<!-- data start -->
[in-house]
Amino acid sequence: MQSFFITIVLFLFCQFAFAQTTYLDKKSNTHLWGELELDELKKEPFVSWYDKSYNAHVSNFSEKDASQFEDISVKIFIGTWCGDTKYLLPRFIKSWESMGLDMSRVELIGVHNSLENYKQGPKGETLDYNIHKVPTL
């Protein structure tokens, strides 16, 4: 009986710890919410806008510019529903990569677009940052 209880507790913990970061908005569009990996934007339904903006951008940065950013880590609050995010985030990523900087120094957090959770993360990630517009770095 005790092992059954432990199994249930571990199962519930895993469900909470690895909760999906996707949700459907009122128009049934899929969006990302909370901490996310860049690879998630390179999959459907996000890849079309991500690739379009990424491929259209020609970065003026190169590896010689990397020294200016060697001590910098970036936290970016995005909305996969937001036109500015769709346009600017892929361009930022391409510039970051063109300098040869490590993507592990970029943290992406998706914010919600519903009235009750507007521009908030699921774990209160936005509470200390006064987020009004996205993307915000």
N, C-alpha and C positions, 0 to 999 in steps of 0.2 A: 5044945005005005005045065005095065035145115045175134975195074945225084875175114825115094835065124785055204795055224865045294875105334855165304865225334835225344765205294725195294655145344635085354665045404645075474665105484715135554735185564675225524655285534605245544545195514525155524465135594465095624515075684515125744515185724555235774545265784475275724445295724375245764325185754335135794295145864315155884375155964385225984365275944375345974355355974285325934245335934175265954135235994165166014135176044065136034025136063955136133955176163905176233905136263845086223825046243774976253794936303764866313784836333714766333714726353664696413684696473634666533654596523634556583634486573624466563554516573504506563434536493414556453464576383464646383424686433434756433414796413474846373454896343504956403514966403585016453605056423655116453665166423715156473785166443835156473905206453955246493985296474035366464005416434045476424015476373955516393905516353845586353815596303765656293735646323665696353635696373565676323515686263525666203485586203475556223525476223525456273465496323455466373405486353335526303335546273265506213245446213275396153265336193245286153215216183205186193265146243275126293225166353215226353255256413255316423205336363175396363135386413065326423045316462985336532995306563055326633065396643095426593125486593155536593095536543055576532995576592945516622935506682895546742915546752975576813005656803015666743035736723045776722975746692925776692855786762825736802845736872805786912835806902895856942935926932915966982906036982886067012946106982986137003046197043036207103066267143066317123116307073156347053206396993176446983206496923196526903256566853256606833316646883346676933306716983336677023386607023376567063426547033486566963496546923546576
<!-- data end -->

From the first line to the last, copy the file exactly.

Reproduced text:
[in-house]
Amino acid sequence: MQSFFITIVLFLFCQFAFAQTTYLDKKSNTHLWGELELDELKKEPFVSWYDKSYNAHVSNFSEKDASQFEDISVKIFIGTWCGDTKYLLPRFIKSWESMGLDMSRVELIGVHNSLENYKQGPKGETLDYNIHKVPTL
């Protein structure tokens, strides 16, 4: 009986710890919410806008510019529903990569677009940052 209880507790913990970061908005569009990996934007339904903006951008940065950013880590609050995010985030990523900087120094957090959770993360990630517009770095 005790092992059954432990199994249930571990199962519930895993469900909470690895909760999906996707949700459907009122128009049934899929969006990302909370901490996310860049690879998630390179999959459907996000890849079309991500690739379009990424491929259209020609970065003026190169590896010689990397020294200016060697001590910098970036936290970016995005909305996969937001036109500015769709346009600017892929361009930022391409510039970051063109300098040869490590993507592990970029943290992406998706914010919600519903009235009750507007521009908030699921774990209160936005509470200390006064987020009004996205993307915000």
N, C-alpha and C positions, 0 to 999 in steps of 0.2 A: 5044945005005005005045065005095065035145115045175134975195074945225084875175114825115094835065124785055204795055224865045294875105334855165304865225334835225344765205294725195294655145344635085354665045404645075474665105484715135554735185564675225524655285534605245544545195514525155524465135594465095624515075684515125744515185724555235774545265784475275724445295724375245764325185754335135794295145864315155884375155964385225984365275944375345974355355974285325934245335934175265954135235994165166014135176044065136034025136063955136133955176163905176233905136263845086223825046243774976253794936303764866313784836333714766333714726353664696413684696473634666533654596523634556583634486573624466563554516573504506563434536493414556453464576383464646383424686433434756433414796413474846373454896343504956403514966403585016453605056423655116453665166423715156473785166443835156473905206453955246493985296474035366464005416434045476424015476373955516393905516353845586353815596303765656293735646323665696353635696373565676323515686263525666203485586203475556223525476223525456273465496323455466373405486353335526303335546273265506213245446213275396153265336193245286153215216183205186193265146243275126293225166353215226353255256413255316423205336363175396363135386413065326423045316462985336532995306563055326633065396643095426593125486593155536593095536543055576532995576592945516622935506682895546742915546752975576813005656803015666743035736723045776722975746692925776692855786762825736802845736872805786912835806902895856942935926932915966982906036982886067012946106982986137003046197043036207103066267143066317123116307073156347053206396993176446983206496923196526903256566853256606833316646883346676933306716983336677023386607023376567063426547033486566963496546923546576